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10 years of blockchain
Bitcoin in Review Going into 2020
Exploring Blockchain in Retail Banking
Bitcoin first made its appearance in the wake of the financial crisis of 2008, when numerous financial institutions and banks failed worldwide, and governments had to step in to bail out these distressed institutions. This meltdown shook people’s faith in traditional financial systems and paved the way for a digital currency; a currency not governed by a centralised authority. Bitcoin was introduced as a peer-to-peer electronic cash system that did not rely on an intermediary and since then, has been recognised as a disruptive force within various industries, particularly in the financial sector.
Blockchain Technology in Banking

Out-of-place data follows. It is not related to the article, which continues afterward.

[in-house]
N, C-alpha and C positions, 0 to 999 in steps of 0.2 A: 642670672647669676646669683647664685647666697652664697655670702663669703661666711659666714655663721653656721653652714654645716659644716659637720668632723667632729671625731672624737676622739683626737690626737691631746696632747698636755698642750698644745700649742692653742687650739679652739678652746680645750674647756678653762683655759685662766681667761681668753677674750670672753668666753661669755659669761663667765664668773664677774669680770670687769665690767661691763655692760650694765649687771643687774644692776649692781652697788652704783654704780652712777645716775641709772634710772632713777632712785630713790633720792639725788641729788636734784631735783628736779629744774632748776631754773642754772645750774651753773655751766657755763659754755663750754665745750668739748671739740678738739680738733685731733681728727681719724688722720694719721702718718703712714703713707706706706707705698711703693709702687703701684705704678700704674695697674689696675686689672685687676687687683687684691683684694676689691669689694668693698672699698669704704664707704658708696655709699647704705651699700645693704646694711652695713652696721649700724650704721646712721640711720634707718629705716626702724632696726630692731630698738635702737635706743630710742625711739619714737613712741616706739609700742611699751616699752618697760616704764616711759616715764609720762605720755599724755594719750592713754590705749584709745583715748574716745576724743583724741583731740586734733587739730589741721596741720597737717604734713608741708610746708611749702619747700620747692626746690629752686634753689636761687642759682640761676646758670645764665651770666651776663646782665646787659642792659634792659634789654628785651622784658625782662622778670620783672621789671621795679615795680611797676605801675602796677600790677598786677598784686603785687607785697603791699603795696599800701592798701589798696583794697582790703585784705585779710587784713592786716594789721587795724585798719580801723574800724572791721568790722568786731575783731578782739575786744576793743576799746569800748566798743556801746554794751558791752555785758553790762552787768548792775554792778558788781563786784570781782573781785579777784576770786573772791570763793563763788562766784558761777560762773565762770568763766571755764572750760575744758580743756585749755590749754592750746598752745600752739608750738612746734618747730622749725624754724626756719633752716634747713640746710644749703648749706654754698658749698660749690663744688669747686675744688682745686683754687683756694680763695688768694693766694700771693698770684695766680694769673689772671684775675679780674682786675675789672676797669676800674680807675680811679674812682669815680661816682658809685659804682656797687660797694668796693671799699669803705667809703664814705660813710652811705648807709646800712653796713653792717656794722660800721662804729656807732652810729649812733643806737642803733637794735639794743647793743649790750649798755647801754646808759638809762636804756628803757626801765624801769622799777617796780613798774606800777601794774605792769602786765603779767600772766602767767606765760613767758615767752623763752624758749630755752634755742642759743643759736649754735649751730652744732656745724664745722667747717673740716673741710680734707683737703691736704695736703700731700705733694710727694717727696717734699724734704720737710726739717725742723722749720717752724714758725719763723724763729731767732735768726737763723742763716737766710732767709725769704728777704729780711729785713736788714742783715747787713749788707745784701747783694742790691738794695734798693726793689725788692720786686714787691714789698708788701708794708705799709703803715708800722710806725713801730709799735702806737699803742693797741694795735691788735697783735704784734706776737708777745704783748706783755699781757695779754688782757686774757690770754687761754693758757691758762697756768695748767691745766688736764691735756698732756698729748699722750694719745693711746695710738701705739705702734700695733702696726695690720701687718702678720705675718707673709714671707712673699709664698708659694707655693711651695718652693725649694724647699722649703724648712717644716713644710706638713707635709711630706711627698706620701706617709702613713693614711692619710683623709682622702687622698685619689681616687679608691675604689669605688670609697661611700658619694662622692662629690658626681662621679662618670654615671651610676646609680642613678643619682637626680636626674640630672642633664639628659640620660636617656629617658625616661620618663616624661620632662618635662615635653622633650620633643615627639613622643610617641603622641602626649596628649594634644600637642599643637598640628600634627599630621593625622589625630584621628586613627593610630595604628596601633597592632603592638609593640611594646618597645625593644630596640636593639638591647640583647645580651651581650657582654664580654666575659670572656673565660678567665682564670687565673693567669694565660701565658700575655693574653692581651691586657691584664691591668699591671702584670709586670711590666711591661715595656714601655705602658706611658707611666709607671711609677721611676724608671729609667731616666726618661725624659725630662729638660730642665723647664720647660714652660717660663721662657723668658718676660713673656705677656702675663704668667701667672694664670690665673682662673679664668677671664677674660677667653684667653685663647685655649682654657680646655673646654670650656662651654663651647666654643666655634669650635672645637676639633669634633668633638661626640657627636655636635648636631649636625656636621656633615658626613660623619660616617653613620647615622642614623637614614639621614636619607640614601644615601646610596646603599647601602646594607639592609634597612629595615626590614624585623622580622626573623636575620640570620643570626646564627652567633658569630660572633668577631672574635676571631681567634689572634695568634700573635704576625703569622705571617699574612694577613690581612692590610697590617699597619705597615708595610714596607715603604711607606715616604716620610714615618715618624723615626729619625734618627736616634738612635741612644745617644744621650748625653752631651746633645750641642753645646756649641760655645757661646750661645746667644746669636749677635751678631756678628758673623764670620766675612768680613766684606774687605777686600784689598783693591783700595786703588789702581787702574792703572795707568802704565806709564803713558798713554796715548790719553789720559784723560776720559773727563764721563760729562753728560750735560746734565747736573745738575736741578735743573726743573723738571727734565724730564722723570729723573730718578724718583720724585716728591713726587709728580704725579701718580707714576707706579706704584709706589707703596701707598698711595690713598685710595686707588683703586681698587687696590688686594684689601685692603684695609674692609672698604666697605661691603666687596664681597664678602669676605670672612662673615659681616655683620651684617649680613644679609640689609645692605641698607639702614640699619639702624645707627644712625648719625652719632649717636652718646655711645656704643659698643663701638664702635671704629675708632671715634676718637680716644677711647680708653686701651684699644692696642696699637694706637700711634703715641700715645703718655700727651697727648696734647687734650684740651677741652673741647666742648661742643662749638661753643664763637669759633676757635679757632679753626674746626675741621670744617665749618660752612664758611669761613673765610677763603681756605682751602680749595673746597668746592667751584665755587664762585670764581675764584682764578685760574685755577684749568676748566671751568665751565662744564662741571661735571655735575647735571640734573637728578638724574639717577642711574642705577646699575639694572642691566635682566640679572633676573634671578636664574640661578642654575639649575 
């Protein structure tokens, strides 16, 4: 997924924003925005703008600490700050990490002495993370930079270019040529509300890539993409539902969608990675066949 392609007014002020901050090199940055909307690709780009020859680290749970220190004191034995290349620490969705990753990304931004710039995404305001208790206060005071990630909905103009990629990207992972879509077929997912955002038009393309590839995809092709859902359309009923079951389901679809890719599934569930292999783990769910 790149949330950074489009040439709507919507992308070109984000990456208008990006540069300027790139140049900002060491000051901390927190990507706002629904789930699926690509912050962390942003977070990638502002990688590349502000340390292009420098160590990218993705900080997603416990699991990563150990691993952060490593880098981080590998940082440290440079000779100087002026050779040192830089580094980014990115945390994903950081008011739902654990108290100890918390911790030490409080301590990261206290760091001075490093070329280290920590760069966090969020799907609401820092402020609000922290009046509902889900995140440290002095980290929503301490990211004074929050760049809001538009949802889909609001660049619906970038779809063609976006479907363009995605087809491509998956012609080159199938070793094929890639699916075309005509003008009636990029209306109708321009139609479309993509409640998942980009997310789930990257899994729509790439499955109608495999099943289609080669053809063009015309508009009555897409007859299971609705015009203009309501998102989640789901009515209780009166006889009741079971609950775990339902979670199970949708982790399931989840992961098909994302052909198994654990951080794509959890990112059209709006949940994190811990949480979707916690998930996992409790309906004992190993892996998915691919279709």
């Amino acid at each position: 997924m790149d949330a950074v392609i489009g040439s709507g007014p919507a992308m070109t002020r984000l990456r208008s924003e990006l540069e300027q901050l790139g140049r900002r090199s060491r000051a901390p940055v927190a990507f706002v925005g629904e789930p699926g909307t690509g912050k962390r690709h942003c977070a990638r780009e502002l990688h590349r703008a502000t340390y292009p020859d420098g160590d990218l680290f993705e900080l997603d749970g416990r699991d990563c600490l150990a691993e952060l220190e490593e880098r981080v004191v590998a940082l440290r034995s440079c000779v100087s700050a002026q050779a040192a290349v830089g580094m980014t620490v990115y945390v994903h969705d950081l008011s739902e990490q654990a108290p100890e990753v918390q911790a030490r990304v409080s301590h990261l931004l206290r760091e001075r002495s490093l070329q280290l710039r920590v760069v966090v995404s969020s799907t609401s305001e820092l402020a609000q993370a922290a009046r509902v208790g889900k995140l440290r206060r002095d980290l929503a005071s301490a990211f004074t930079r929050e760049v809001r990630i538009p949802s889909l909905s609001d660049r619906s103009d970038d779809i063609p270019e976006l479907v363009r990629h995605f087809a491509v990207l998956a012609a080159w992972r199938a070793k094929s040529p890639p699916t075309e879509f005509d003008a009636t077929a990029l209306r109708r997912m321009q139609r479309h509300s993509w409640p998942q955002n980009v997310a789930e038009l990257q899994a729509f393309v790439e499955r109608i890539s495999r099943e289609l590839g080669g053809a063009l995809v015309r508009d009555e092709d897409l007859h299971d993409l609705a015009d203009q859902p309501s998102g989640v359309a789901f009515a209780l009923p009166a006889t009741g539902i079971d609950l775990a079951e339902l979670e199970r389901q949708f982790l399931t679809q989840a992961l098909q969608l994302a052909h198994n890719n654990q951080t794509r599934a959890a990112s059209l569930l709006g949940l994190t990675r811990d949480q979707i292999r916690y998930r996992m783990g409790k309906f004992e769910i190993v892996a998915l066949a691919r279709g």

The creator of Bitcoin (Satoshi Nakamoto) designed it to solve the root problem of conventional financial systems, namely, the need for trust. People have to place their trust in banks, and likewise the centralized banking system, to deposit their money, and not debase the currency. Bitcoin’s underlying technology has received its fair share of the limelight with most industries attempting to leverage what it has to offer. While Bitcoin was first regarded as a disruptor of financial systems, blockchain is perceived as a disruptor across industries and sectors. Healthcare, supply chain management, real estate, payments and the retail sector are just a few domains that have aggressively experimented with blockchain technology. With such central features as decentralisation, transparency, and immutability, blockchain technology is regarded as the quintessential force of transformation for the financial system.